Opinion: United States Senate should not have refused to pass gun control reforms

Opinion: United States Senate should not have refused to pass gun control reforms

The Senate recently put down all gun control reforms proposed by President Obama, including the Manchin-Toomey background check amendment. Despite the devastating attacks that have been issued all throughout the country this past year, the Senate denied to reform legislation to help prevent future tragedies. In the proposal were expanded background checks to ensure that the mentally unstable as well as other unsuitable owners could not easily gain access to a firearm, bans on semi-automatic assault rifles, and other protective measures.

Despite strong public support, the bill was not allowed to pass because our U.S. Senators were too busy worrying about their political career and the negative effects the NRA would inflict upon them if they voted in favor of the amendment instead of thinking about the people of this nation and their safety and well-being. Recent polls have shown that 90% of Americans support expanded background checks for gun purchases, yet the Senate still refused to pass the bill. Leading up to the votes, members of the National Rifle Association peppered Senators with emails, letters, phone calls, and other forms of communication swaying them not to vote in favor of the amendment and threatening their future political careers on it. To the NRA, these measures would not in any way increase safety for our kids in school and simply take away people’s liberties. However, they fail to note how one needs a semi-automatic rifle modeled after those used in military combat to exercise safe and fun gun use for hunting or trap shooting.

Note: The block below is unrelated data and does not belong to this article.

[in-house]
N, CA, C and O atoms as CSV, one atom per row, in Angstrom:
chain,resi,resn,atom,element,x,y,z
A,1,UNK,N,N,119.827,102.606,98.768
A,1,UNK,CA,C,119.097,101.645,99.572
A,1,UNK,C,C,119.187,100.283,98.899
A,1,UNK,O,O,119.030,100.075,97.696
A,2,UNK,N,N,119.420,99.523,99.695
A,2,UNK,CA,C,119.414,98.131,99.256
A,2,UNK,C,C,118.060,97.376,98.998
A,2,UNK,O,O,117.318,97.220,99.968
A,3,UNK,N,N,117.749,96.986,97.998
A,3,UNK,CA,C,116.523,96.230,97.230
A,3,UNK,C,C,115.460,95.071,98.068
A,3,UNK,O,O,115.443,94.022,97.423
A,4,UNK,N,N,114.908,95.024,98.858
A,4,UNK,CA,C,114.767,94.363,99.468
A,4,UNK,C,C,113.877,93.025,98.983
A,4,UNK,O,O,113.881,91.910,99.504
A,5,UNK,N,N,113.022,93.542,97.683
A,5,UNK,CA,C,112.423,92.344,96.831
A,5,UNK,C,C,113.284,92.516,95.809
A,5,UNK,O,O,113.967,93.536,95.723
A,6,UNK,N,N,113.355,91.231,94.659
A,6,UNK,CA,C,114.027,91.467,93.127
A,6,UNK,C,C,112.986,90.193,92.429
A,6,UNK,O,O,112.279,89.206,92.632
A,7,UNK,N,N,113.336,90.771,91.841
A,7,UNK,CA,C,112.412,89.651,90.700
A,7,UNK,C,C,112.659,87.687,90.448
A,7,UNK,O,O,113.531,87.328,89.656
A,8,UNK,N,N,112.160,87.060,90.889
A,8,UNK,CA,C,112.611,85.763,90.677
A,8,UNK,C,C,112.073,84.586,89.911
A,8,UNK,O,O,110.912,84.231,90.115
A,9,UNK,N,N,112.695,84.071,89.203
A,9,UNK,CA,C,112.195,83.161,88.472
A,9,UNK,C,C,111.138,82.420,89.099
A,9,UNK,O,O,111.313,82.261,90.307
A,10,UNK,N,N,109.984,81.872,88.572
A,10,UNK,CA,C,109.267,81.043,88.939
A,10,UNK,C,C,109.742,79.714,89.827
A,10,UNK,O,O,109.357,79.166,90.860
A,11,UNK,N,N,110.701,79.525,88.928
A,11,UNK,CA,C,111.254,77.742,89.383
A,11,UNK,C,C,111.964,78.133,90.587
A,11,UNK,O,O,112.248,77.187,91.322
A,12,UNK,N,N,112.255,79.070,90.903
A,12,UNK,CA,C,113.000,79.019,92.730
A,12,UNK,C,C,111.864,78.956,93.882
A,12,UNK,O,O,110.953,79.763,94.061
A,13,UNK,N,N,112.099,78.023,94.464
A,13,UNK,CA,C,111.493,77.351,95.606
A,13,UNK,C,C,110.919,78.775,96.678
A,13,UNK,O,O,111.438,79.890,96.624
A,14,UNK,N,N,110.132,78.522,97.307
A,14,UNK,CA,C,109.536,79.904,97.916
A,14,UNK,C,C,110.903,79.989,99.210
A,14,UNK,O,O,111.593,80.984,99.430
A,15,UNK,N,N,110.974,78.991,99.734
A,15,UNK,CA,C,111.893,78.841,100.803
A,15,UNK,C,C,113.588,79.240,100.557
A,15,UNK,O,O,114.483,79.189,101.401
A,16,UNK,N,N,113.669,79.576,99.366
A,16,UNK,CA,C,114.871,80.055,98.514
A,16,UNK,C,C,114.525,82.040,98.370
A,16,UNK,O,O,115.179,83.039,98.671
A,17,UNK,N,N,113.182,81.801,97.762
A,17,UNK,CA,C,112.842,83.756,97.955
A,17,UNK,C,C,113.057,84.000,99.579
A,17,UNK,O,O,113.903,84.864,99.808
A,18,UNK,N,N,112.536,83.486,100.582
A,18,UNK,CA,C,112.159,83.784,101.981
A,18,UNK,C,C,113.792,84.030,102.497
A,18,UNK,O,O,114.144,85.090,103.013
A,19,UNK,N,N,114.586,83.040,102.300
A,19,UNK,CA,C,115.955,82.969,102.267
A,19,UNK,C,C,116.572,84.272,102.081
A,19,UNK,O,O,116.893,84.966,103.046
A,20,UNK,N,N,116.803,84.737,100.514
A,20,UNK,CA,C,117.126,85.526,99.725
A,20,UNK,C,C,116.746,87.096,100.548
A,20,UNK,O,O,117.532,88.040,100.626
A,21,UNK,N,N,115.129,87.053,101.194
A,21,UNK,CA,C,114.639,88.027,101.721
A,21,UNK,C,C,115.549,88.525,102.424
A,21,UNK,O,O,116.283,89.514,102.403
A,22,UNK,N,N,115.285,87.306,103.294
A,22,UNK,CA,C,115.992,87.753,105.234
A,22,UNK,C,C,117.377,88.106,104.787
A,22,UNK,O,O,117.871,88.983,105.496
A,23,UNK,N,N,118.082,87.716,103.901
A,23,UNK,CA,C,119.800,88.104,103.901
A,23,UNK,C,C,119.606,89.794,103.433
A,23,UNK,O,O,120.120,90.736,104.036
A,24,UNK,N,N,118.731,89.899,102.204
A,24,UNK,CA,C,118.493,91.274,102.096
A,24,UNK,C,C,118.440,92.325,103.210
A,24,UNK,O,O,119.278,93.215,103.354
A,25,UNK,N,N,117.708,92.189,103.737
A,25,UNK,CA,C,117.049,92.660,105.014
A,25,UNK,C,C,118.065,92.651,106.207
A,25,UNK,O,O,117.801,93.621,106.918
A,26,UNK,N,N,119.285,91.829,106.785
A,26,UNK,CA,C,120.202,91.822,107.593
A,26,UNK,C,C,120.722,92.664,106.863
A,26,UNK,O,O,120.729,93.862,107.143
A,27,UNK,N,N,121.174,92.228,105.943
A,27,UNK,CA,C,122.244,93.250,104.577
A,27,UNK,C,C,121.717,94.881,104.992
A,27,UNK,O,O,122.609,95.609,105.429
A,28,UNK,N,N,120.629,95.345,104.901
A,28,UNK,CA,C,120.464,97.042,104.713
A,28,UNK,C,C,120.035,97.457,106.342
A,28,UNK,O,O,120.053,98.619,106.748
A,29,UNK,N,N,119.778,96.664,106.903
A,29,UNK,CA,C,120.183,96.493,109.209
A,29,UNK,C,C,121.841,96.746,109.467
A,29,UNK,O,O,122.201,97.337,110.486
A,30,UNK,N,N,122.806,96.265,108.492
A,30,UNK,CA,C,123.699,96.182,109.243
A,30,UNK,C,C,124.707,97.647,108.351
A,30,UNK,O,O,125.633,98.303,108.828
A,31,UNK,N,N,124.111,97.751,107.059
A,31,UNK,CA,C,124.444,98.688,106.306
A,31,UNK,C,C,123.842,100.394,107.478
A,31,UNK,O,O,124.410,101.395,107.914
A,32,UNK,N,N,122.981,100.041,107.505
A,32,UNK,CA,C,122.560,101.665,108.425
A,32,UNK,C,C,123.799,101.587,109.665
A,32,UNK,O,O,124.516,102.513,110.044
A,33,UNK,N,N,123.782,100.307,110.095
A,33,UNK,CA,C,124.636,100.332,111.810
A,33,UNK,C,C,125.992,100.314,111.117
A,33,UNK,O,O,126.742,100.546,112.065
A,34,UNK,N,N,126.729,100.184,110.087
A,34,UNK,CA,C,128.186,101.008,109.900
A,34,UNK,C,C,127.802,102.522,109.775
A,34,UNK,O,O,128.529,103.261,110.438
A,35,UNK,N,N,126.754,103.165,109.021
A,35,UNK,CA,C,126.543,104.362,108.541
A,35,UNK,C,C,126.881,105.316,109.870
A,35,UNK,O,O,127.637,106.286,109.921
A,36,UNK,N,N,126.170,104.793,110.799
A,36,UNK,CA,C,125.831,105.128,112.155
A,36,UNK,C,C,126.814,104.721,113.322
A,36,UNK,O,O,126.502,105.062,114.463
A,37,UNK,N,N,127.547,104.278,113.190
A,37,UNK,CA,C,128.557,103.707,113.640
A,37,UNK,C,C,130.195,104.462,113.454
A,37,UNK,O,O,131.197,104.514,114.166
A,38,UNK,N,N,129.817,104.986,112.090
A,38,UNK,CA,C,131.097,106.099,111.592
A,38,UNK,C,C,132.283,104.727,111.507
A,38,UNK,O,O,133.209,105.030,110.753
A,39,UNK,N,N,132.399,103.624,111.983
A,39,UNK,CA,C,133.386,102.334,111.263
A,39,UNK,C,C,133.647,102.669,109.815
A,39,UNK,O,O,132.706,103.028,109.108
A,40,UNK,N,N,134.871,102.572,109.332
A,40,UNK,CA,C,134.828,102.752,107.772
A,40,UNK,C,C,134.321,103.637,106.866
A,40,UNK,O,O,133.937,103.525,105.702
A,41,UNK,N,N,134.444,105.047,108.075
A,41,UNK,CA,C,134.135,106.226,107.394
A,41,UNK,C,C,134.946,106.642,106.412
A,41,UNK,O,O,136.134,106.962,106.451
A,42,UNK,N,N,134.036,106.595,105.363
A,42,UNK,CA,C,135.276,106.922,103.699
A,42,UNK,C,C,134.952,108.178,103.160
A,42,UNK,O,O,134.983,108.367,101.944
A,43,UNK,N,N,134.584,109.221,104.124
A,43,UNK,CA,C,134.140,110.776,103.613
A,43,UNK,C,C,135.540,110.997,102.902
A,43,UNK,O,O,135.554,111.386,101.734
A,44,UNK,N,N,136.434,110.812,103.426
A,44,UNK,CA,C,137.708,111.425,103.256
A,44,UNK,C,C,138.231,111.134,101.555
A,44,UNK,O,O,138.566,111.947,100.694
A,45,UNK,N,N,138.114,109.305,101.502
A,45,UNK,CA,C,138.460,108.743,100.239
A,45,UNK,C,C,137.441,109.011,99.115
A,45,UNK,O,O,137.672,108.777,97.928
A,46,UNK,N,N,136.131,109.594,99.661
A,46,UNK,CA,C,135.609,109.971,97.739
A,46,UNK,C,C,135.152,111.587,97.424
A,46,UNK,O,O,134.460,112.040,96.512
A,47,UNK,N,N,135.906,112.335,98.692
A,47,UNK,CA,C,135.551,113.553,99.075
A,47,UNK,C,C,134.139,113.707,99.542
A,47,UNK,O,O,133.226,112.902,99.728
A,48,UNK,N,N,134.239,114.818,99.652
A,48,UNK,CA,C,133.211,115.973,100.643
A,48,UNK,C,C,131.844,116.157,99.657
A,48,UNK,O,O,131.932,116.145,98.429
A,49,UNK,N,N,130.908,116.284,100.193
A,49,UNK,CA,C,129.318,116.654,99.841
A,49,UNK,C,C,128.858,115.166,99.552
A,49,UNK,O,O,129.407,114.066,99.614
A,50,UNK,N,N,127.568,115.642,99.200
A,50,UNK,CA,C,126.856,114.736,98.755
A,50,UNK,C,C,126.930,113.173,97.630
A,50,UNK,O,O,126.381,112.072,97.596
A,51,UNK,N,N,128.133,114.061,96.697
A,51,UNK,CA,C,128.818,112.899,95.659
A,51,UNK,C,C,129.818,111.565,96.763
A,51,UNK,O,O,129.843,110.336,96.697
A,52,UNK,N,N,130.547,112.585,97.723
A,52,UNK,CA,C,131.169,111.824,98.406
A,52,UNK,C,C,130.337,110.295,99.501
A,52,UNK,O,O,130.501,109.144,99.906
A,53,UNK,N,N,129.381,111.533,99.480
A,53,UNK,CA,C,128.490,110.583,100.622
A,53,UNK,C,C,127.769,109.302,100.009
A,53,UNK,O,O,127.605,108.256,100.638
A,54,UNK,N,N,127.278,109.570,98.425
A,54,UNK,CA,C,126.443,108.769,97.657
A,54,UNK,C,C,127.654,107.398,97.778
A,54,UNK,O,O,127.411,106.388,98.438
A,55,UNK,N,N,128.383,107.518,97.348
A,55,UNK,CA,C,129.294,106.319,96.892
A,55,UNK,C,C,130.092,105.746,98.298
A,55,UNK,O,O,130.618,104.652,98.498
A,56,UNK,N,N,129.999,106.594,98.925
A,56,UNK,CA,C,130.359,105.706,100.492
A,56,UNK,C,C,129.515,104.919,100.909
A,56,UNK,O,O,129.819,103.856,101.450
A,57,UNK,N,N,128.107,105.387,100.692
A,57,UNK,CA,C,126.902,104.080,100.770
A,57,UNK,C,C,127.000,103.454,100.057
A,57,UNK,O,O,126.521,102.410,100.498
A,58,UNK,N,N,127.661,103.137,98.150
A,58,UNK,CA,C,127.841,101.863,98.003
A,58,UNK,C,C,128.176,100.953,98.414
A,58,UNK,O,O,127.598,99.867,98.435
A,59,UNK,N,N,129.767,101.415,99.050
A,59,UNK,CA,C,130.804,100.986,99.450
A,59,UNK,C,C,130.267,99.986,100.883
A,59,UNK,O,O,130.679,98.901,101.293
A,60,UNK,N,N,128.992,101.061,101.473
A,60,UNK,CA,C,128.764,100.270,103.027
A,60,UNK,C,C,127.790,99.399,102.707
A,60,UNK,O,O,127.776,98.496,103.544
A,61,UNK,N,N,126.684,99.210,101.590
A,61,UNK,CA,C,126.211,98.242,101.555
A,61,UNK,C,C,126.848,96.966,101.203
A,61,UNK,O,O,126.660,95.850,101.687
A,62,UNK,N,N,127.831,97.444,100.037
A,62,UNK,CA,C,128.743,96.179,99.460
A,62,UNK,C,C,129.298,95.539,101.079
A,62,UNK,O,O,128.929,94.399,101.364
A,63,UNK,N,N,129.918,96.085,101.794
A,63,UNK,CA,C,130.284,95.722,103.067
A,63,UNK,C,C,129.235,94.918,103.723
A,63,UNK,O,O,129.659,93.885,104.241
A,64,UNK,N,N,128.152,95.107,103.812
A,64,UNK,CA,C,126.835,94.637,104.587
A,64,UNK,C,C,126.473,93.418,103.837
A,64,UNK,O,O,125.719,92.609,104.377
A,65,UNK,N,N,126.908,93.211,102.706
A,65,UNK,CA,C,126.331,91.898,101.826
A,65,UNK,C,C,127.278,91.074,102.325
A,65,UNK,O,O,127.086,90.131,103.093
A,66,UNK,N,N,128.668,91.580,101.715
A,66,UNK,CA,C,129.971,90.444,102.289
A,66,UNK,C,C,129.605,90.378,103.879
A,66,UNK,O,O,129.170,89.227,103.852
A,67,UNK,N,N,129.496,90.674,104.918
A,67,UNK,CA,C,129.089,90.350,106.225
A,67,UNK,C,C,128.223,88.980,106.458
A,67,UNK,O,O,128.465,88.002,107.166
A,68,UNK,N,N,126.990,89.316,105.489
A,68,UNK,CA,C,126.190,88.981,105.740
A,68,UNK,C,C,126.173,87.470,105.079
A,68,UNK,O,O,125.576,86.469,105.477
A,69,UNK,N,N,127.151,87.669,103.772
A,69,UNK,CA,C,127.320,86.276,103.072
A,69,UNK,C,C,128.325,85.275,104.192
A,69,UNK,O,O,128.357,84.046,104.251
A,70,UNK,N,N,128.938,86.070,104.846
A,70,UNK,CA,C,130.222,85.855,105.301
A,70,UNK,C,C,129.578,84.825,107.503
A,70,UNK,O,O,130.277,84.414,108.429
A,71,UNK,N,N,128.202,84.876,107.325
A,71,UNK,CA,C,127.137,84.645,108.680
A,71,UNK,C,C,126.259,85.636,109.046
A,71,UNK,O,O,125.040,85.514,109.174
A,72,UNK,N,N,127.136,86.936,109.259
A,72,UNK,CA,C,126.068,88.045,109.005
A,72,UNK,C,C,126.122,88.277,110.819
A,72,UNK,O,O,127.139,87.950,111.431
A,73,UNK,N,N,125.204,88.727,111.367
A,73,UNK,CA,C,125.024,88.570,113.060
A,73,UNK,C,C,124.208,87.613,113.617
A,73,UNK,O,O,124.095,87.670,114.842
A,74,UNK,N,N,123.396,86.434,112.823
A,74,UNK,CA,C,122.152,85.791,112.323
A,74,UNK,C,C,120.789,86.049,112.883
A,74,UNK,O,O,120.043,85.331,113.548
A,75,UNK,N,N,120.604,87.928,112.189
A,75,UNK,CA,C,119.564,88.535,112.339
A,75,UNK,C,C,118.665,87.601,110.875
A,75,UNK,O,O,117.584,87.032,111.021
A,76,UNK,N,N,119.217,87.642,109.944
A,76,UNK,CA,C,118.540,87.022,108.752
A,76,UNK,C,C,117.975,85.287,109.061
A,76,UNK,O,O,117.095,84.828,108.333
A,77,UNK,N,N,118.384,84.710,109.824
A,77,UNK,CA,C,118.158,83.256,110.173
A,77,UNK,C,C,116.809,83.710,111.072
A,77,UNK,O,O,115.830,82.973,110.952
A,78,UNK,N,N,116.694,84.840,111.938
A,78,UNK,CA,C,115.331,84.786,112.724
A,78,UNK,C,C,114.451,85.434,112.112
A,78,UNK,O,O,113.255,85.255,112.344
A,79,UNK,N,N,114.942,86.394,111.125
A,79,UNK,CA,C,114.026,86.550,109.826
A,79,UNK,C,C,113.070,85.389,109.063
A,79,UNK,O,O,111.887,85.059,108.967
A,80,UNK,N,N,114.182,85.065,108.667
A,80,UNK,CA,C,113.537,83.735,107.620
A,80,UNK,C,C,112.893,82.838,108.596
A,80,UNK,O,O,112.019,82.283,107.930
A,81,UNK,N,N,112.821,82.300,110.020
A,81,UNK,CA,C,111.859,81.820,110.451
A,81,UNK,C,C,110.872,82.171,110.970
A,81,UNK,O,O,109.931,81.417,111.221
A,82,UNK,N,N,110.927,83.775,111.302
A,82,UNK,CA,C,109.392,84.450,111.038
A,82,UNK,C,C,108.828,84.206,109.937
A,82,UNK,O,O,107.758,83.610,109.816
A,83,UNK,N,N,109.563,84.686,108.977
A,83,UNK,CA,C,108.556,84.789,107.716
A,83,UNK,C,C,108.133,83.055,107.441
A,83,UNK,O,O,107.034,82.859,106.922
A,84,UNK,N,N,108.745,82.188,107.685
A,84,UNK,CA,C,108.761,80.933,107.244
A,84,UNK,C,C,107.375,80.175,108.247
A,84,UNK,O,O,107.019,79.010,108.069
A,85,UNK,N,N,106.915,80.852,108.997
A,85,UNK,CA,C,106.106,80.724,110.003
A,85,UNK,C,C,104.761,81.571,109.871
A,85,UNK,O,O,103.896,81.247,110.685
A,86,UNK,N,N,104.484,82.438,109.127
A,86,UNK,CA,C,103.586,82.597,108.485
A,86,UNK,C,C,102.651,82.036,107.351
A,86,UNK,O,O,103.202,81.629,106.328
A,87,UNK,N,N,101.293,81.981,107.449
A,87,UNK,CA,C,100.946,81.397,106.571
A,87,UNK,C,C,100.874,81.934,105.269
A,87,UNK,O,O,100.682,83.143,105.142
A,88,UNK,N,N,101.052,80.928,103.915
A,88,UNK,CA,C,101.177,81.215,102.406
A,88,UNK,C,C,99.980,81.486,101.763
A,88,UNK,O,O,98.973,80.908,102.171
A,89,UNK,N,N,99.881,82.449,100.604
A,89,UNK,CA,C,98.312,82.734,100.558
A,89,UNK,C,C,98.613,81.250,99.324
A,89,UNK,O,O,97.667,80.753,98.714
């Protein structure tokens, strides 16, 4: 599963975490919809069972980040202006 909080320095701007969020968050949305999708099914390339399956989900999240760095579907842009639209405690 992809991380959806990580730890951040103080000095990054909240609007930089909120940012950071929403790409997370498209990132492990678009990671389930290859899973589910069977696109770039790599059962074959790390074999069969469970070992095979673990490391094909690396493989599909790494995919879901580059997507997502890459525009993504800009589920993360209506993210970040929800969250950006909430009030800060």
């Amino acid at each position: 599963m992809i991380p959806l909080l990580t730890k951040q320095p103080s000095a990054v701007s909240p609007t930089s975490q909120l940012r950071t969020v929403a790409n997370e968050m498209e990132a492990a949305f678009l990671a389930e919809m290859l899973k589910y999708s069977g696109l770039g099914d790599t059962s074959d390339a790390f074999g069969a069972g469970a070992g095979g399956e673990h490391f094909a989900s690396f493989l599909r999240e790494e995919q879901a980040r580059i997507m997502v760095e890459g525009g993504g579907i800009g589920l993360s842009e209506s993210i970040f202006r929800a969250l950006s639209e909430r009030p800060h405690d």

According to a recent Rasmussen poll on April 9th, only 8% of citizens give Congress a good to great mark. This is a major issue, which will only be further exacerbated with the Senate choosing to listen to the large gun lobby instead of the citizen constituents for which it is supposed to represent. On the day of the disapproval, President Obama asked of Congress, “Who are we here to represent?” Mr. Obama poses a very prudent question, as Congress can be sheen shifting more and more towards large corporations and leaving the small citizen on his own. When the wants of the minority are always chosen over the needs of the majority, Congress is clearly going about their business wrong. It would seem to be more important to protect the safety of individuals throughout this country, especially children, than it would to nurture a future political career. However, for the members of the Senate and other members of the House who were ready to shoot down the bill had it passed the Senate voting, this does not hold true. As more and more helpful legislation is voted down, we as citizens can only sit and wonder, who are they here to represent, truthfully?